Our cookies

We use cookies, which are small text files, to improve your experience on our website.
You can allow or reject non essential cookies or manage them individually.

Reject allAllow all

More options  •  Cookie policy

Our cookies

Allow all

We use cookies, which are small text files, to improve your experience on our website. You can allow all or manage them individually.

You can find out more on our cookie page at any time.

EssentialThese cookies are needed for essential functions such as logging in and making payments. Standard cookies can’t be switched off and they don’t store any of your information.
AnalyticsThese cookies help us collect information such as how many people are using our site or which pages are popular to help us improve customer experience. Switching off these cookies will reduce our ability to gather information to improve the experience.
FunctionalThese cookies are related to features that make your experience better. They enable basic functions such as social media sharing. Switching off these cookies will mean that areas of our website can’t work properly.

Save preferences

pigs faceImpact of current breeding practices on the health and wellbeing of breeding mouse dam


Year: 2023

Gaia Serra
University of Padua, Italy

Supervisor Dr Christina Boyle-Neuner, University of Zurich, Switzerland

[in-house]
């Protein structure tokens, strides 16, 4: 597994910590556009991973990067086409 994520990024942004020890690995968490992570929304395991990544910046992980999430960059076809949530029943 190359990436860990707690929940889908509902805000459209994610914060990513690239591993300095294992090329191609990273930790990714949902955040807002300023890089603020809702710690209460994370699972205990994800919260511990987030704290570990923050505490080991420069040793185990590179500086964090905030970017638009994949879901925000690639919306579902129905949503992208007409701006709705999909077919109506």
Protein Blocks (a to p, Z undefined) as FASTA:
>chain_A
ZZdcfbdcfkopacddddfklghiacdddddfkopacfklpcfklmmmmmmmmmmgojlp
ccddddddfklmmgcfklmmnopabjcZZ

In Switzerland, 64% of experimental animals are mice, amounting to more than 369 436 mice used for experimental purposed in 2021 (Bundesamt für Lebensmittelsicherheit und Veterinärwesen BLV, 2021). We assume that these mice are born from healthy breeders, but we do not have solid evidence to support this notion. The current breeding methods are structured to maximise the reproductive success and can thus result in the breeding dam experiencing multiple cycles of concurrent pregnancy and lactation. We presume that concurrent pregnancy and lactation leads to some metabolic and physical strain on the dam, yet whether it affects the wellbeing of the dam is poorly understood.

The aim of this study was to determine whether the current breeding methods reduce the welfare of the mouse dams. The physiological health and behaviour of the dams were analysed after 1, 2, or 4 pregnancy cycles. Dam body weight and food intake were monitored during the entire experiment. Pup retrieval tests were conducted on postpartum day three, six, and nine. Finally, immunohistochemistry of dam brains was performed to analyse leptin sensitivity and quantify oxytocin expression in the hypothalamus.

An effect of number of pregnancy cycles was observed in the body weight and food intake parameters. Multiparous dams were significantly heavier than primiparous dams and female virgins and had a lower food intake than primiparous dams. We found that maternal behaviour during pup retrieval test is more influenced by strain than by reproductive experience.

Immunostaining of mouse dam hypothalamus demonstrated the presence of neurons expressing oxytocin and leptin-responsiveness, yet further analysis is required to draw conclusions about the impact of concurrent pregnancy and lactation on these measures.